Referencing a Washington DC river which flows ‘with the poisons / from the naval yard’ (and assorted sewage and litter issues, off-lyric), Harvey creates a shimmering ebb-and-flow which imagines Jesus performing a hollow miracle as He walks across the filthy surface of the water, ‘talking to the fallen trees / saying “what will become of us?”’. Setting a sliver of bitter hope in her vocal with a sonorous male funeral chant, it’s a very low-key vision of environmental apocalypse.

Near the Memorials to Vietnam and Lincoln
A rootsy, martial reading of the repeated title is offset by a swirling, disorientated verse which seems to make use of a (possibly Harvey herself, multi-tracked) choir. The lyric is unusually light for music so deep in apparent portent, as tourists come and sit on plastic chairs, a boy torments the birds with food and a black man cleans up after them.

The Orange Monkey
In which Harvey partly explains her mission on this record, albeit couched in mystical terms; about the possibly metaphorical monkey on her back which tells her she must visit foreign lands and record what she finds in order to really understand these places. Amidst a fluttering, birdsong-like loop of her cawing voice, she imagines dusty tracks and desert lands generations ago, worked by the people with peaceful vigour; and now there’s a motorway driven right through the land.

Harvey’s voice once more struts and hollers, this time alongside a low saxophone line which adds drive and urgency to her words. Another reflection on past and present, she notes the native plants which grow in the tourist-saturated and iconic gathering site of Washington’s National Mall, still here despite humanity rolling over their terrain. Yet a coda which juxtaposes these herbs with an aged woman in a Redskins cap and a wheelchair sucking on a more destructive ‘medicine’ from a bottle in a bag almost buckles the song under the weight of its own heavily-freighted meaning.

The Ministry of Social Affairs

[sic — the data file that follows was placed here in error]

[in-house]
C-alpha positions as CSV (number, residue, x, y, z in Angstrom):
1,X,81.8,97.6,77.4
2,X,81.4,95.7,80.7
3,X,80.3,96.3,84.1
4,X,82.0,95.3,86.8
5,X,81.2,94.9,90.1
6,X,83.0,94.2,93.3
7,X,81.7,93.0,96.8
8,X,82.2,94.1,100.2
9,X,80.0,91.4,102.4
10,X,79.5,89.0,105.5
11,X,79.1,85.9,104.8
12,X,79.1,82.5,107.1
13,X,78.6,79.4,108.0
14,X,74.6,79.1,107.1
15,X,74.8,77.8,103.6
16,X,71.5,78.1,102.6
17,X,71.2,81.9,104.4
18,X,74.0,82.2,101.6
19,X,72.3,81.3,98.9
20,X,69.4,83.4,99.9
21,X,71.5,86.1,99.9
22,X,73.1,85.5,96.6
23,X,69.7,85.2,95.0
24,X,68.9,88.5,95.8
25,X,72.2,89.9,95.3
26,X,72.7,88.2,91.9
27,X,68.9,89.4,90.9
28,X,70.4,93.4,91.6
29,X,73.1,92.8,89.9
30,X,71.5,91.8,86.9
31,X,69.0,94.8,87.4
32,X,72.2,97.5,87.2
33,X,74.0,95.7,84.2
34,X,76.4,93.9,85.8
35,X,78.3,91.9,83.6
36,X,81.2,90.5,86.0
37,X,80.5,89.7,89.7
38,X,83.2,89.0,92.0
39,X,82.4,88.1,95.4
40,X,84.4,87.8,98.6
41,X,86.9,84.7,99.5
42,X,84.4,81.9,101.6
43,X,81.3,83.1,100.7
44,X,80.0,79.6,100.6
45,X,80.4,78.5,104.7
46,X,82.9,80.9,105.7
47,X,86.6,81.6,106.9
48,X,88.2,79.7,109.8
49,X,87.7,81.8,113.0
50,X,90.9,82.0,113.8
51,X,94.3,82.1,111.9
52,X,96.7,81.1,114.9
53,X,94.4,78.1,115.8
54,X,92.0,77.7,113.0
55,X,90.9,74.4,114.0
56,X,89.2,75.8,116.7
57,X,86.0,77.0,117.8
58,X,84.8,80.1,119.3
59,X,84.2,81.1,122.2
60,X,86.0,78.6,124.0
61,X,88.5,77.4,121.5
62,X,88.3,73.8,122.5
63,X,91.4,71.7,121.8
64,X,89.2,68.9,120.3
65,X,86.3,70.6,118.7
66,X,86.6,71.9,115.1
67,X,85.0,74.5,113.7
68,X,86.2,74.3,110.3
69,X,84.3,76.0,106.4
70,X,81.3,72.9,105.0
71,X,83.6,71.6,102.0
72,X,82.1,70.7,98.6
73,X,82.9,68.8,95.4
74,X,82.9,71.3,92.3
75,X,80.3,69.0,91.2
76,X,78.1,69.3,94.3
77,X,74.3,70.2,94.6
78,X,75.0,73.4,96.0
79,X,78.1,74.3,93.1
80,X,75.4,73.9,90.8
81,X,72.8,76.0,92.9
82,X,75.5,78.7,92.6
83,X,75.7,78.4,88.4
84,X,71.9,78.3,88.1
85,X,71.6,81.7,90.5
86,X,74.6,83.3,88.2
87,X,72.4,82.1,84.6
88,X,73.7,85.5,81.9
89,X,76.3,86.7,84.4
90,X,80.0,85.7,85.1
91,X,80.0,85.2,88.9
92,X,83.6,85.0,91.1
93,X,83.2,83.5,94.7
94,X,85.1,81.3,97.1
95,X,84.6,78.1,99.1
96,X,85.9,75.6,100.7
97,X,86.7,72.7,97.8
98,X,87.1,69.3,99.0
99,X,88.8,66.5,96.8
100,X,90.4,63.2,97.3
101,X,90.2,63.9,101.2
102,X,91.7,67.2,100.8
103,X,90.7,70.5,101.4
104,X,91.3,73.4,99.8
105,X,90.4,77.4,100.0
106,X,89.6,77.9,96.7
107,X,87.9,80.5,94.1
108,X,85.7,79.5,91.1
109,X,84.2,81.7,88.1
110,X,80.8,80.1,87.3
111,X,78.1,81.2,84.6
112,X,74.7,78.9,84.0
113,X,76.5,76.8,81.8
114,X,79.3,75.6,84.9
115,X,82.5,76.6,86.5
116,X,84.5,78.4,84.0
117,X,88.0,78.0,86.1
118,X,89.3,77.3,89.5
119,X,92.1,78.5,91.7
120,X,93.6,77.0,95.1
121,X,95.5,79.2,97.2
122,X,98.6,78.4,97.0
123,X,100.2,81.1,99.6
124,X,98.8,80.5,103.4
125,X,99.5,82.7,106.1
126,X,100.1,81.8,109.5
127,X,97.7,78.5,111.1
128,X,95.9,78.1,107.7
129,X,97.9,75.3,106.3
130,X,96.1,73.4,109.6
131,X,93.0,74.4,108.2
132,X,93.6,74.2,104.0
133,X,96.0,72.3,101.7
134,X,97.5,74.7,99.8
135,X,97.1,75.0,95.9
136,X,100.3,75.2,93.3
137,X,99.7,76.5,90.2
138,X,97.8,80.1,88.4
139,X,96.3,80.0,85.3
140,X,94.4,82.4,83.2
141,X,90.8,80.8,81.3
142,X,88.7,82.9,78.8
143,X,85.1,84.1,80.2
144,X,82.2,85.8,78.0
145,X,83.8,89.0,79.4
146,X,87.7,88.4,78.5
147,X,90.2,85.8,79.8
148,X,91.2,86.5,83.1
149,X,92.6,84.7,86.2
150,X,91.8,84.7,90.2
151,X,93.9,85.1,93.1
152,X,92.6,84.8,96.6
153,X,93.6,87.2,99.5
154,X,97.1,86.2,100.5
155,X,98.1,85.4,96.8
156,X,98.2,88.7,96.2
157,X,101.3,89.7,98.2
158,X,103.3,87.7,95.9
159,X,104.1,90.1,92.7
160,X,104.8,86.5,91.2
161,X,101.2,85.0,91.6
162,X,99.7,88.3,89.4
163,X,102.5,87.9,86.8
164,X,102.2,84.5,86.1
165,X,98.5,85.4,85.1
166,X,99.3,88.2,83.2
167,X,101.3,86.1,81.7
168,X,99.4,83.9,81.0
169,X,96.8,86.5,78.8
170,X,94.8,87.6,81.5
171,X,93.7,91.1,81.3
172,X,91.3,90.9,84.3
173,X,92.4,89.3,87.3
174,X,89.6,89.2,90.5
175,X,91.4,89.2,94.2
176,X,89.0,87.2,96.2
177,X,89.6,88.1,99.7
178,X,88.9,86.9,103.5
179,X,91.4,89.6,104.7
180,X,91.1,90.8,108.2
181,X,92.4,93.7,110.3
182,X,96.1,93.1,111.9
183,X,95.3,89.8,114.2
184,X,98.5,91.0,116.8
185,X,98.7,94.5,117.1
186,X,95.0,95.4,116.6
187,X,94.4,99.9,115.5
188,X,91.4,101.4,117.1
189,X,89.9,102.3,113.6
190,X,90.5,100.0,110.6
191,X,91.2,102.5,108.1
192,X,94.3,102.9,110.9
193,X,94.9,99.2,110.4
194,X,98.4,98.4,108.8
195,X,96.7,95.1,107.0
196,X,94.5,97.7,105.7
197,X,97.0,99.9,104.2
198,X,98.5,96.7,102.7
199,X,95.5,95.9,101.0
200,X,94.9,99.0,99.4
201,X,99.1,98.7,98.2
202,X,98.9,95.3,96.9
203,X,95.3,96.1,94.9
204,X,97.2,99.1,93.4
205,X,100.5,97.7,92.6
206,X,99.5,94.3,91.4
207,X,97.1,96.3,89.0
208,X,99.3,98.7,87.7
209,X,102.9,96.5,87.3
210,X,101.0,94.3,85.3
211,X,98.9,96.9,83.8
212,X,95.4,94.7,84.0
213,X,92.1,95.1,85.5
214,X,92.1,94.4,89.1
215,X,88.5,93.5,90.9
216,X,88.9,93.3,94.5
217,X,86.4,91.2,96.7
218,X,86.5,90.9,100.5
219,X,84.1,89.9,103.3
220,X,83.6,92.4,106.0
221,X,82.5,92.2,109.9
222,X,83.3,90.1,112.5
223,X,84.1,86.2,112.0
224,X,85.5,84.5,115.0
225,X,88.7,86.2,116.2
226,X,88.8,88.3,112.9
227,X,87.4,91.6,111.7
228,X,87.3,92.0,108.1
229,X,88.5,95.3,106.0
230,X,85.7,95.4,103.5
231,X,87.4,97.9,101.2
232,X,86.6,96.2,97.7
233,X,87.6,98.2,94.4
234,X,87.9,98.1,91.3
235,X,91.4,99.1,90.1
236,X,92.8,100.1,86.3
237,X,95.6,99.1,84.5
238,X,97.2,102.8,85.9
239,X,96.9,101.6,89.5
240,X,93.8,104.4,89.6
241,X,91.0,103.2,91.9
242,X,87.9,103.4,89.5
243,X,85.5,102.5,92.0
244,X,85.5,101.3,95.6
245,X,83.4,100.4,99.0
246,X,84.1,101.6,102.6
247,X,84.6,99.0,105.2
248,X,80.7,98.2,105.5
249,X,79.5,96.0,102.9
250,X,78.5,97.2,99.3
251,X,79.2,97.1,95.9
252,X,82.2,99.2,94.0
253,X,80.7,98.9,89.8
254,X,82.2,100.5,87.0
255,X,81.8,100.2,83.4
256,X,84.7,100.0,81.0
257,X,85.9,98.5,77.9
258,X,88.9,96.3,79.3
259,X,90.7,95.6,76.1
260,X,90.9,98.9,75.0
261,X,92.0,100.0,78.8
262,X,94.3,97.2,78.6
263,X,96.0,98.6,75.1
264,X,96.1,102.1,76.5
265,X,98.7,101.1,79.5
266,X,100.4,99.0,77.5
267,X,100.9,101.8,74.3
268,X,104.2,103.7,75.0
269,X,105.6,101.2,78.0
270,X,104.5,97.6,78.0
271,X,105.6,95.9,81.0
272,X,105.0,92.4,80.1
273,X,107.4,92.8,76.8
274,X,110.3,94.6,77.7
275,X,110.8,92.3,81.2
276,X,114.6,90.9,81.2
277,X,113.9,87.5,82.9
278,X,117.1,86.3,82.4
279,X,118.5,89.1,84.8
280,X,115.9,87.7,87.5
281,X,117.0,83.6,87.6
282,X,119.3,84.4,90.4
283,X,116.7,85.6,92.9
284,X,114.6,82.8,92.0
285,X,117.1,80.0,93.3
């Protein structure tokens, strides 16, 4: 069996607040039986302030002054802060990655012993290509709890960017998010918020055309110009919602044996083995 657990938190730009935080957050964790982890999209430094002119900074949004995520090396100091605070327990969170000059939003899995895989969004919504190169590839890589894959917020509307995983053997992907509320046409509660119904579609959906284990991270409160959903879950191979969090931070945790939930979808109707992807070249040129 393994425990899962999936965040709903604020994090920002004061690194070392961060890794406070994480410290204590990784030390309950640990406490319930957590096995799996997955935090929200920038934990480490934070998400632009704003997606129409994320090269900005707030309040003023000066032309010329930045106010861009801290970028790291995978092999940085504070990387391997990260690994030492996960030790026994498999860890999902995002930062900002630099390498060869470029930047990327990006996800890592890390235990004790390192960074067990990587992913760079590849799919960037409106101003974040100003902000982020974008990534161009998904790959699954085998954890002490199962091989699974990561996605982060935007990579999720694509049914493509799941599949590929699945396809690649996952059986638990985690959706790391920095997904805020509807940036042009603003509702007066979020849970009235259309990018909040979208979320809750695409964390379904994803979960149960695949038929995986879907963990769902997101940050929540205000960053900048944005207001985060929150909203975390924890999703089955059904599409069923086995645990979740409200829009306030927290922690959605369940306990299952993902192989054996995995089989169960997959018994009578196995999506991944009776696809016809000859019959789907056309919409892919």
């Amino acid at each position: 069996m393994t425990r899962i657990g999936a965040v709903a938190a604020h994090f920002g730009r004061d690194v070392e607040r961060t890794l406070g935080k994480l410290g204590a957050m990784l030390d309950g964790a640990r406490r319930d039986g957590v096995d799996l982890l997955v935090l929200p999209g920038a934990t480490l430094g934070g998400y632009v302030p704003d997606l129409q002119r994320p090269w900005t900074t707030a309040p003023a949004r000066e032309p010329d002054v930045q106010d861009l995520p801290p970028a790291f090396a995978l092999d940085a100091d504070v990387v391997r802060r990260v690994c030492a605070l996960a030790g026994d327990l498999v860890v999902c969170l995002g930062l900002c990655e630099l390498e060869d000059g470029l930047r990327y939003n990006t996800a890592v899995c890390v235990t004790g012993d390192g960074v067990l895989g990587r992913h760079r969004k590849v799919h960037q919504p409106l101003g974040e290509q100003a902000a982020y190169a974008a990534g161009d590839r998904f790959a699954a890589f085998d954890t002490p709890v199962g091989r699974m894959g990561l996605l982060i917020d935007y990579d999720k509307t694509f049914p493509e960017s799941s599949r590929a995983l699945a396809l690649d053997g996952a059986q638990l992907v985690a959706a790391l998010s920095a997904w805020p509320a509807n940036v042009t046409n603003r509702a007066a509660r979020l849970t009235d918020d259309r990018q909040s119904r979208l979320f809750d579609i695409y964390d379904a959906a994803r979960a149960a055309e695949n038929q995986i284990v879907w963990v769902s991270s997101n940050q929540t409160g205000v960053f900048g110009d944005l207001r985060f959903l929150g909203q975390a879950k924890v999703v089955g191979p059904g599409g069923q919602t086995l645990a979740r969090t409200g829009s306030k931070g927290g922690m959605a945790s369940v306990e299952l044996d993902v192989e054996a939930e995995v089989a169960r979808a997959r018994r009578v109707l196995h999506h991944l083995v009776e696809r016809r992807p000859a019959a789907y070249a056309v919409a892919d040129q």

Presumably referencing Afghanistan’s Ministry of Labour, Social Affairs, Martyrs and Disabled, the song picks up the old blues groove it samples at the start and turns it into a strutting, shuddering observation of amputees and ‘young men with withered arms’ awaiting the dispensation of presumably benefit money. More than most of the songs here, it marries typically unerring musical potency with a real sense of place and eyewitness feeling.

The Wheel
An old-fashioned rocker with drive and lyrical intensity, this was the attention-grabbing first single from the album. The pictures it paints are sickening, telling rumours of those missing through murder or state disappearance – presumably in Afghanistan – via the heart-clutching medium of vanished children. ‘A tableau of the missing / tied to the government building,’ she hollers. ‘Eight thousand sun-bleached photographs / faded with the roses.’ Grim but firmly compelling.

Dollar, Dollar
There’s no question this is one of the record’s musical highlights, and in this it elevates a few verses of one single moment – a boy begging at a car window, lost in traffic as it moves on – into a perfect example of what Harvey is apparently trying to achieve. Her voice keens regretfully and is lost amidst saxophone and street sounds; we’re there, not just in the place she was, but in the emotion she felt. More of this sense of connection may have been welcome, but even with an occasional air of detachment, this has been a journey well worth taking.

The Hope Six Demolition Project by PJ Harvey is out now on Island.